What might it be like to tweet with God?

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By Dennis Sadowski

KRAKOW, Poland — To reach young people, Father Michel Remery believes you’ve got to go to where they are.

Today that means using social media.

Father Remery, a priest of the Diocese of Rotterdam, Netherlands, and vice secretary-general of the Council of European Bishops’ Conferences, has developed Tweeting With God. It started with a book and has evolved to include social media.

The Tweeting With God project — online at www.tweetingwithgod.com, @TweetingwGOD on Twitter and an app (search using TwGOD) — offers insight into the Catholic faith in brief messages with links to more details. It was developed in response to the questions young people have about the Catholic Church and its teachings.

“If you have these questions, it’s something you feel yourself. It’s an expression of your search for God,” Father Remery said.

But Tweeting With God is not just for the young; anyone might find useful the dozens of topics: the Bible, the church today, personal prayer, forms of prayer, liturgy, sacraments, the Eucharist, vocations and sexuality, to name some.

The project evolved when Father Remery ministered to young people in parishes in Rotterdam. The more questions that were raised, Father Emery realized that there was a need for basic information about Catholic teaching.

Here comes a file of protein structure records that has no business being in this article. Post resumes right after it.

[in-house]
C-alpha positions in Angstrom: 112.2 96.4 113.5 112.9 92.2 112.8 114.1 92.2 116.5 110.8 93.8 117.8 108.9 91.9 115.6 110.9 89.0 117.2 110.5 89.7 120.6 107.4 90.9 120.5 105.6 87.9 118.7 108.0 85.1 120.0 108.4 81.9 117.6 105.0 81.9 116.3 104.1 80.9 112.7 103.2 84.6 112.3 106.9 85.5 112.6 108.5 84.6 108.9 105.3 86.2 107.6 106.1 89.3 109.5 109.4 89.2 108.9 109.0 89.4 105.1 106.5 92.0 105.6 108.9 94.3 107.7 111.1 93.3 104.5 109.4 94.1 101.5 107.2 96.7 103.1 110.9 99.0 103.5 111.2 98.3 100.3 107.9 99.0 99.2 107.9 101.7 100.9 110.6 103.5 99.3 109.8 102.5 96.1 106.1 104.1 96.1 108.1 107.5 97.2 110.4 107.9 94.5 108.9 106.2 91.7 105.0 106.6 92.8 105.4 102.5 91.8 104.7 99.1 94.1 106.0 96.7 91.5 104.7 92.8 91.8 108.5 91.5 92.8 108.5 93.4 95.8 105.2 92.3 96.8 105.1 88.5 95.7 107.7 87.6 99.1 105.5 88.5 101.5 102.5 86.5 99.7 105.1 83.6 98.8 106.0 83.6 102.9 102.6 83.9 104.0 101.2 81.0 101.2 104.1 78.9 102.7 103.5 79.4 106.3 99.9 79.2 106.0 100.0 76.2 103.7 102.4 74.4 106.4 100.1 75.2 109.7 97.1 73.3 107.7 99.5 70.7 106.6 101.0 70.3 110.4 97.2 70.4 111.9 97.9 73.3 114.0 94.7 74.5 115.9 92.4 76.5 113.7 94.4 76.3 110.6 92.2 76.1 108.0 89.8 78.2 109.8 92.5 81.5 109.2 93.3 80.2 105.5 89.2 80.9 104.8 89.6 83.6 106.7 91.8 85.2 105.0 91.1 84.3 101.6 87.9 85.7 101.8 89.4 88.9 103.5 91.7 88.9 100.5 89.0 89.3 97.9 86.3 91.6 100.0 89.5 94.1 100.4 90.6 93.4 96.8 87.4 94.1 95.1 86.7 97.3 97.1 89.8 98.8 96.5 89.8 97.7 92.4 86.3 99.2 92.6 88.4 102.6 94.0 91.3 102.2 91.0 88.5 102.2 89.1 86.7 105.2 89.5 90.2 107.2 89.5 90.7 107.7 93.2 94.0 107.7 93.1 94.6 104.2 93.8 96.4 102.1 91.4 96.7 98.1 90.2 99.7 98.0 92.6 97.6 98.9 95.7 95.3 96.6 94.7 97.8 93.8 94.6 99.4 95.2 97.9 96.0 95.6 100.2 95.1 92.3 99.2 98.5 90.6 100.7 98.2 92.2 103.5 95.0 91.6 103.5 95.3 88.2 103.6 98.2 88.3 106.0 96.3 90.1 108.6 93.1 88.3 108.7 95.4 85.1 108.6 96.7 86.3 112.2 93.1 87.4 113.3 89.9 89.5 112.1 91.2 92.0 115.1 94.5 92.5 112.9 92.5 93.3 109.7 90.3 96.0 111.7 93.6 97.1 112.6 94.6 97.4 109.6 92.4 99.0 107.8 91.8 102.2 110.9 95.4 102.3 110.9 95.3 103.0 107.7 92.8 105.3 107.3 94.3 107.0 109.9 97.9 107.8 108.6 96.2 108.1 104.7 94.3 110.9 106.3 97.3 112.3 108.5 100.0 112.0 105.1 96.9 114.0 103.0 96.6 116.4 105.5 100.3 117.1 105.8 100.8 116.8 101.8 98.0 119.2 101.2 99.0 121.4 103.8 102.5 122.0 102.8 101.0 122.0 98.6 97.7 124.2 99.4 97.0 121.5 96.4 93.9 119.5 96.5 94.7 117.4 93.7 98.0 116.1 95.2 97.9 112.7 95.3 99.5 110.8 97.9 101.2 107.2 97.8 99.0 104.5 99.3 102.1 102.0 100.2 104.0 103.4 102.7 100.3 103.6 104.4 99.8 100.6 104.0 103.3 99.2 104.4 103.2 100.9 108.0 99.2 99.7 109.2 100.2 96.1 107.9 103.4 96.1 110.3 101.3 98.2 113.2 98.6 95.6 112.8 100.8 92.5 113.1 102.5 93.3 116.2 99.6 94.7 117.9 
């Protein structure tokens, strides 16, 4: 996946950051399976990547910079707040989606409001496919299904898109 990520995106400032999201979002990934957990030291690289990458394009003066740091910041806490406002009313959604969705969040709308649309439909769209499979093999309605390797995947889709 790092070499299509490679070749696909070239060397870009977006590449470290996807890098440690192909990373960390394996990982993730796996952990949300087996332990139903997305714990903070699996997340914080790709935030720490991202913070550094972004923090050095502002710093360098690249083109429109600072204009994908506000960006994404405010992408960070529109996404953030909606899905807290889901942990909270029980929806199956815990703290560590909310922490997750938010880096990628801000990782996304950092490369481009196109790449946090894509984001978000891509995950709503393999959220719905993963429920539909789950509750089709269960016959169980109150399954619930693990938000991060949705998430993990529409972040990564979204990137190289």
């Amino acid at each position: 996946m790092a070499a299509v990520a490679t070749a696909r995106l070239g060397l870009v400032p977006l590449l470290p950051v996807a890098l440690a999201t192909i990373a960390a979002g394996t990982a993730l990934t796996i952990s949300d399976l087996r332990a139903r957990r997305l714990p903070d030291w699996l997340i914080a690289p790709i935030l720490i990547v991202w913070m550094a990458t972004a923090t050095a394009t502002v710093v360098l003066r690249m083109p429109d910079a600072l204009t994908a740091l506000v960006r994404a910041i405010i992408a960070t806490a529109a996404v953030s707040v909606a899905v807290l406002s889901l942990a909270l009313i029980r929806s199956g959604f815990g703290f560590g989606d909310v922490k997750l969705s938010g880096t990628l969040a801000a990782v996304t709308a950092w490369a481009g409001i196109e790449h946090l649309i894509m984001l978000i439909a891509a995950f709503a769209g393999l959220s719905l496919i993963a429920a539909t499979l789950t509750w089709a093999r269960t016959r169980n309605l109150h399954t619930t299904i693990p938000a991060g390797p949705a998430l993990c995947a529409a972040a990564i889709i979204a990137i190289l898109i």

Durch Father Michael Remery gestures during a July 29 interview at World Youth Day in Krakow, Poland. (CNS photo/Bob Roller)

Durch Father Michael Remery gestures during a July 29 interview at World Youth Day in Krakow, Poland. (CNS photo/Bob Roller)

The material is designed to be used in small settings in parishes. Discussions always begin with prayer to lay a strong foundation with God, Father Remery said.

“(Our faith) needs to be carried with our own bond with Jesus and then we can carry it on to others and carry it on with words people can understand,” he said.

Adapting church teaching to social media is a natural development, the Dutch priest reasoned.

“We need to go where people are. That our task as the church. We have always done that. We went to the market square to preach. Now we have the online platforms as well as the offline platforms,” he said.

The effort is supported by a team of young people around the world who field questions and post material online.

Elina Severijnen, 24, who is studying development and humanitarian relief and currently working in Singapore, is a member of the team. She said she has seen young people in particular drawn to the Catholic faith because they better understand the church and its teachings.

“If you cannot go anywhere with your questions you might be discouraged. That would be a shame,” Severijnen said.

“What I noticed this week at (World Youth Day) talking with people my age is that they get a lot of questions from friends as well,” she continued. “It’s not just their own questions, but other people are very critical these days. With you being Catholic you get questions. They’re not always asked nicely, but you always want to give people an answer.

“In that sense the project can be a good help. You want to be able to give people a good answer and explain what it means to you,” Severijnen said.

“Tweeting With God” originally was published in Dutch and has been translated into Polish for World Youth Day in addition to English, Romanian, Czech, Slovenian, Korean. Ukrainian and Spanish. French and Italian translations are on the way.

 

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